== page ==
Iraq War Caused Rupture Between US and British Military


By Andrew Gilligan

Daily Telegraph
November 23, 2009


The end of "major combat operations" in May 2003 set the stage for two different kinds of conflict. There was the nascent insurgency in US-controlled central Iraq - though not, initially, in the four southern provinces occupied by Britain. And, quite unknown at the time, there was the growing battle between the UK and America, whose relations appear to have been far worse than anyone suspected.

To deal with security threats, British generals favoured what one, Maj-Gen Andrew Stewart, overall commander between November 2003 and July 2004, described in the leaked documents as a '"soft' approach...using negotiation with the Iraqis wherever possible... We have always come at it from the angle that jaw-jaw is better than war-war."

Maj-Gen Graeme Lamb, general officer commanding of 3 Division to November 2003, said: "Securing military victory over the enemy is probably not a reality and by becoming fixated with it, you risk losing a campaign that could have been won by soft effects."

The US, however, believed in pursuing, detaining or killing the enemy, not talking to him or fixing his local power station. The overall commander in Iraq, General Rick Sanchez, wanted Britain to be much tougher in the south against supporters of the firebrand Shia cleric, Muqtada al-Sadr, who had declared a shadow government and fought a number of clashes with American troops in Shia parts of Baghdad. The British were under Sanchez's command, but, say the papers, they simply refused to obey.

When US orders came in, said Brigadier Bruce Brealey, Britain's chief of operations support in the second half of 2003, "we noted the intent but tended to ignore the detail... We would follow the 'what' and often ignore the 'how.'"

Gen Stewart said: "I spent a significant amount of my time 'consenting and evading' US orders using negotiation where possible and trying to achieve the same result using different means." The British opposed America's focus on military activity, rather than reconstruction. Gen Stewart said: "A failure to understand what constitutes an insurgency

has resulted in faulty campaign planning in Baghdad. Only of late has the light [over reconstruction] come on, and that all too dimly."

Colonel J.K.Tanner, Gen Stewart's chief of staff, said: "As far as the Iraqis were concerned, here was a nation who could put people on the moon but who could not, or would not, fix the electricity supply."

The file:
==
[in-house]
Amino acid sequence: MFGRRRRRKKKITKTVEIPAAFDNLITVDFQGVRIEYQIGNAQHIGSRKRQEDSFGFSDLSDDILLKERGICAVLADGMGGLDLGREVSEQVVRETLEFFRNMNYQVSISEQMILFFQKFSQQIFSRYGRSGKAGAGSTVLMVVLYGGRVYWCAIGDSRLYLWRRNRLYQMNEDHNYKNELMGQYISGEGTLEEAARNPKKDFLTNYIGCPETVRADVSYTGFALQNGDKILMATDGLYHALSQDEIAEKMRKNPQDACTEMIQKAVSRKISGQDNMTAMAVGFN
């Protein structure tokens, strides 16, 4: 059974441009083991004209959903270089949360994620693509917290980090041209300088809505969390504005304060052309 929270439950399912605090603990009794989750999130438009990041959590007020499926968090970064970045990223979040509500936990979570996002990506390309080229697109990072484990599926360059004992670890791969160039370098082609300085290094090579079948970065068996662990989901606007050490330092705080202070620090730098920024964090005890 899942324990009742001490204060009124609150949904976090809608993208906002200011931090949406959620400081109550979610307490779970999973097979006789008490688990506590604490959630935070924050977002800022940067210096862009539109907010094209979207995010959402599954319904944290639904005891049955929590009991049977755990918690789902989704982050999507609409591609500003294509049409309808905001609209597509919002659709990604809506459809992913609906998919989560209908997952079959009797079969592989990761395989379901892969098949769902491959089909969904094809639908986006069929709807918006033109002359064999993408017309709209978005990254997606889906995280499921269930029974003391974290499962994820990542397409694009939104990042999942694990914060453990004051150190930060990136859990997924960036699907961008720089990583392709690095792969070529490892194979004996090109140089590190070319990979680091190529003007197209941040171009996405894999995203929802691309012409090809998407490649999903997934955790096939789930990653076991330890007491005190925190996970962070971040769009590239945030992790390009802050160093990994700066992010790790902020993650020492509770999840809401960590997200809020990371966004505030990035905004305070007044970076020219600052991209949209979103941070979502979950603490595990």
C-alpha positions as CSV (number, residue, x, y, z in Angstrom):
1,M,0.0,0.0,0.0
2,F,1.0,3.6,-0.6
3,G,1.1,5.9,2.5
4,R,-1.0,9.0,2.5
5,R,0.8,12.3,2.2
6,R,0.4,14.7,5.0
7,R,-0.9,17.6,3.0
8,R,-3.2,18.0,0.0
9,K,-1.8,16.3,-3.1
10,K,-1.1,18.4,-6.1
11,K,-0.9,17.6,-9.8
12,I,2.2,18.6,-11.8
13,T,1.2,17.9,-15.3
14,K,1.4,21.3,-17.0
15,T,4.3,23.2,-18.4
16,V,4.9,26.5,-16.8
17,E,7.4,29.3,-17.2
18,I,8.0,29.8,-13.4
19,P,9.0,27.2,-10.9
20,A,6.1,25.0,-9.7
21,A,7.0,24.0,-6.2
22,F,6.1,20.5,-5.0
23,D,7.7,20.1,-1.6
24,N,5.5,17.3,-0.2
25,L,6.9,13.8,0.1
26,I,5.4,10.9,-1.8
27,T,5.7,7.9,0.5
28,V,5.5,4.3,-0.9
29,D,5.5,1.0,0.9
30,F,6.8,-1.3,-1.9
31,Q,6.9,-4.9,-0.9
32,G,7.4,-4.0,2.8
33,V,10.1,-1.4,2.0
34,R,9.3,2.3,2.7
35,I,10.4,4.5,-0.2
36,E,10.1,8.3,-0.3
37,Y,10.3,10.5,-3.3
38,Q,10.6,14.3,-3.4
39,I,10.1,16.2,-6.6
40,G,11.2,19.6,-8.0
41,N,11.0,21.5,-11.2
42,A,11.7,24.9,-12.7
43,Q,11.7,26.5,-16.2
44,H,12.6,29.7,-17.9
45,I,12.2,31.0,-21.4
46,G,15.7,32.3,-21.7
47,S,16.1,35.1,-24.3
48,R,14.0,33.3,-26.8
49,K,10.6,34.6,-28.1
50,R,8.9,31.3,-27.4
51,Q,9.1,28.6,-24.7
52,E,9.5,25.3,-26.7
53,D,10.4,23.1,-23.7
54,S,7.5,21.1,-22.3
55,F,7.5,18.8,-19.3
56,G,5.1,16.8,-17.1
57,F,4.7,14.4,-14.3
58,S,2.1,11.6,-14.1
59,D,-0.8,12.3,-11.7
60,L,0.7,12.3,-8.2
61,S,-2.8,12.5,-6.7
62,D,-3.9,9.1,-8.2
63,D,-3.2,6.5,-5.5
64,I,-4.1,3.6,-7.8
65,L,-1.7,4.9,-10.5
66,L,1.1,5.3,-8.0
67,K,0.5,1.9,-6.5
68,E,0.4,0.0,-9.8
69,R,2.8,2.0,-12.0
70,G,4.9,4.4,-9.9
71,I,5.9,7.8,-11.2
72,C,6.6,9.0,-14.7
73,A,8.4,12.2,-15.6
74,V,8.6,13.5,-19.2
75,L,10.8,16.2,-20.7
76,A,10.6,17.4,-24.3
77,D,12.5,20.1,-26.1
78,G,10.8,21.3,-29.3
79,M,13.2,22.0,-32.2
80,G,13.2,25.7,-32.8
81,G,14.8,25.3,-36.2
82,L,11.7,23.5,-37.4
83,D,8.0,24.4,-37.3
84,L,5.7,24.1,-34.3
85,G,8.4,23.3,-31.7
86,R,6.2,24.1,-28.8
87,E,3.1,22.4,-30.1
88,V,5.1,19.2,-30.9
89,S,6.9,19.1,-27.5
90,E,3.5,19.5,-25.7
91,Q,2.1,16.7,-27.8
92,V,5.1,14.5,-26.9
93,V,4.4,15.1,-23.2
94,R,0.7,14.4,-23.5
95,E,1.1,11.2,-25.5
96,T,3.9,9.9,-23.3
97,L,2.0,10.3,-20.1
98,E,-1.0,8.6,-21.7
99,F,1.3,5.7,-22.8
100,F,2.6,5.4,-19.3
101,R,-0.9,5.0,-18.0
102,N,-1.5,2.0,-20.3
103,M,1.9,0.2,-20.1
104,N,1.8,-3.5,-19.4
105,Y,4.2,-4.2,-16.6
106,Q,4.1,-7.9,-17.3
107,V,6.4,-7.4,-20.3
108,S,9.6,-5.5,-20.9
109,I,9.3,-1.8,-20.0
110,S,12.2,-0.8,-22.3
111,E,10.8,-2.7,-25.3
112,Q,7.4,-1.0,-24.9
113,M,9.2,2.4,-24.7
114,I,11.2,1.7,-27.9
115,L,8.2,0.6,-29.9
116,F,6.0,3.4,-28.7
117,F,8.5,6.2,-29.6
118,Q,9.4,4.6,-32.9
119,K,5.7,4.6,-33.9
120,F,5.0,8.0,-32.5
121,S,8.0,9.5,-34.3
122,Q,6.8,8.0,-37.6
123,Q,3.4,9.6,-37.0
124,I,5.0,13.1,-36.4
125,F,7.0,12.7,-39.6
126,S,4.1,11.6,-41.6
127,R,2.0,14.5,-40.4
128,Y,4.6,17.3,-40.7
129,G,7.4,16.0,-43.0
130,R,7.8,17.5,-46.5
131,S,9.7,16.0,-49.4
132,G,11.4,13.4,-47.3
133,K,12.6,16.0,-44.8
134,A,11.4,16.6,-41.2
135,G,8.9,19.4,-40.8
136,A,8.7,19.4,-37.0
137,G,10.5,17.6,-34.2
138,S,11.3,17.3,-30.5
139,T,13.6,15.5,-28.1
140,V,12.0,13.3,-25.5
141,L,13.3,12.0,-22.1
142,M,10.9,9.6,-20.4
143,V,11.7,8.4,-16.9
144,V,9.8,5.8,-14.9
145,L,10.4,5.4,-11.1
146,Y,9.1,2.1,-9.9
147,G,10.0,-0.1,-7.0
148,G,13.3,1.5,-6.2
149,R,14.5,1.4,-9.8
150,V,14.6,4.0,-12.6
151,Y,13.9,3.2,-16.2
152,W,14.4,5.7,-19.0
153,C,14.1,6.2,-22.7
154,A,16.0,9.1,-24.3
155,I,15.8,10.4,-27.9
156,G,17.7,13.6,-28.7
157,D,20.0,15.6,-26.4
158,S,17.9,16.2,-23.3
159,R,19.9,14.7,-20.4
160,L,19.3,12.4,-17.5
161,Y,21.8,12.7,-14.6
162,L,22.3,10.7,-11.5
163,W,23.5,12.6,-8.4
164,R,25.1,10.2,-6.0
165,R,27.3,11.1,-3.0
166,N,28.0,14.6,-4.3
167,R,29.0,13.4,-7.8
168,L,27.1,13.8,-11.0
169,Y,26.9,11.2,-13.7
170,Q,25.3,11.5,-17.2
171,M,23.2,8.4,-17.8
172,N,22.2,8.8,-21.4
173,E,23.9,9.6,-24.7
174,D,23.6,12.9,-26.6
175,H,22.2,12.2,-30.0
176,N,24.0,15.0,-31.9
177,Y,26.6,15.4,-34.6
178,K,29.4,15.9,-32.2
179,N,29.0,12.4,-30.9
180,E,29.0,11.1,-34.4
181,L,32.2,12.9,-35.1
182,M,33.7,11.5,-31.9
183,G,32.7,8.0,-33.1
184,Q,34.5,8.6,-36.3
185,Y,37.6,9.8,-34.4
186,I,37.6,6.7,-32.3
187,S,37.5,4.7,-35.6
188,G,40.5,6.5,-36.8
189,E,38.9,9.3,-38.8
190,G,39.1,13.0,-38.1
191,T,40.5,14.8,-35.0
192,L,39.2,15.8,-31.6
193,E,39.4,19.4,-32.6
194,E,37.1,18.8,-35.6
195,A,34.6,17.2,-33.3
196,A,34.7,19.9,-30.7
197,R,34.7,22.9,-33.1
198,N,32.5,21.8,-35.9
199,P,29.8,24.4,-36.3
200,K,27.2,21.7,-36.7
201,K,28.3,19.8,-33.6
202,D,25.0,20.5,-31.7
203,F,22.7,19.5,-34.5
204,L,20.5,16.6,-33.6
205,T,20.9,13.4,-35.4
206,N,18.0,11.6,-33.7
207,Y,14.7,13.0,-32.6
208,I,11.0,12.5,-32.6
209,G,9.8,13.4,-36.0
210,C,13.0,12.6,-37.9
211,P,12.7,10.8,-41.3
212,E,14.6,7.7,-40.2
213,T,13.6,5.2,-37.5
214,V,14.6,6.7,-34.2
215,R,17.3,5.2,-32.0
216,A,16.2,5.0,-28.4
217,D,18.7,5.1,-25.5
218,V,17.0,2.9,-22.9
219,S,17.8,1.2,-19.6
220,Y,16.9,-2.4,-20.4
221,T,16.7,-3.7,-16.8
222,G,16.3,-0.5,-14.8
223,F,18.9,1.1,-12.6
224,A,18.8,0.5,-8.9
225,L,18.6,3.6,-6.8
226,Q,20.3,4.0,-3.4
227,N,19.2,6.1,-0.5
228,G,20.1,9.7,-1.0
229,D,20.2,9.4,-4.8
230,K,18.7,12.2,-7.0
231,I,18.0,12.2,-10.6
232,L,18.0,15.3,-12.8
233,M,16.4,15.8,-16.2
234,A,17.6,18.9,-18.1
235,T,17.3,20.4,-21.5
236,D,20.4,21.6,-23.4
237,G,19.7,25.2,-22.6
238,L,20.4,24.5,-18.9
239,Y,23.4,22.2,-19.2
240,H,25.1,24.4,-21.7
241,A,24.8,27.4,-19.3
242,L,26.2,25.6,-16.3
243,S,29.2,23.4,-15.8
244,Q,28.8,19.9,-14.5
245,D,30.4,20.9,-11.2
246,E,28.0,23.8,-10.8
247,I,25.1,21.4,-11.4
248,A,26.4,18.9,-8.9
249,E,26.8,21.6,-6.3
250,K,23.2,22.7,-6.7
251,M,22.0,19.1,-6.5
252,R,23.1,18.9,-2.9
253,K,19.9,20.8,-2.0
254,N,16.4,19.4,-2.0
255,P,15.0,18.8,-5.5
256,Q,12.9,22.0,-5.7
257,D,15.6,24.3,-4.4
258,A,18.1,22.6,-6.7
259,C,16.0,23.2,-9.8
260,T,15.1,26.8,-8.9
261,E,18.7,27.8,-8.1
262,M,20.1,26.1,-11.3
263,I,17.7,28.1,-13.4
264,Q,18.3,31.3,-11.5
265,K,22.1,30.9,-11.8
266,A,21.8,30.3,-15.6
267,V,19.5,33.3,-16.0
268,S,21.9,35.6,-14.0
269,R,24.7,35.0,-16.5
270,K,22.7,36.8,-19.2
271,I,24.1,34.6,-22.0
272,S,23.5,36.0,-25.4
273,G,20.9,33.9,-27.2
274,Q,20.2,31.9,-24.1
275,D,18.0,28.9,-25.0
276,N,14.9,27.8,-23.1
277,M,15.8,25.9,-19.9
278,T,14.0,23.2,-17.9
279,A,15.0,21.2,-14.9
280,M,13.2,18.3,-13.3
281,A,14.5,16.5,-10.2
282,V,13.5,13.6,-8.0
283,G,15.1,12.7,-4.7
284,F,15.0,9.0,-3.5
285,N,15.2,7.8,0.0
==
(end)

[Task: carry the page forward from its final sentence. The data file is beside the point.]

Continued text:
Matters came to a head in March 2004 when - without even telling Britain - the Americans arrested a key lieutenant of al-Sadr and shut down his newspaper. All Iraq, including the British sector, burst into flames. General Stewart, who said, he "was trying to neutralise Sadr through the use of local Iraqis and succeeding," refused a direct US order to "conduct offensive operations" against the Sadr militia, causing a massive row which went all the way to Washington and a rare diplomatic reprimand from the US to a friendly ally.

Tensions first emerged, say the documents, in the planning phase before the war even started. British officers did try to raise the issue of reconstruction, says one of the key reports, but "had to work to a timetable and strong ideological views set in the US.... The train was in Grand Central Station, and was leaving at a time we could not control."

The Ministry of Defence "misunderstood" where the power in the US lay - sending "a high-ranking national contingent commander," Air Marshal Sir Brian Burridge, to US headquarters in Qatar "without fully recognising that his ability to influence events would always be limited."

Our documents detail the outbreak of trouble in a US-UK military relationship which has continued to deteriorate since, with many in the Pentagon feeling "let down" by the "weak" British. But ultimately, history may have shown that the Americans were more right than we were. By 2006-7, Britain's softly-softly tactics had left Basra in near-anarchy - while in Baghdad the US "surge" had brought about a significant reduction in violence.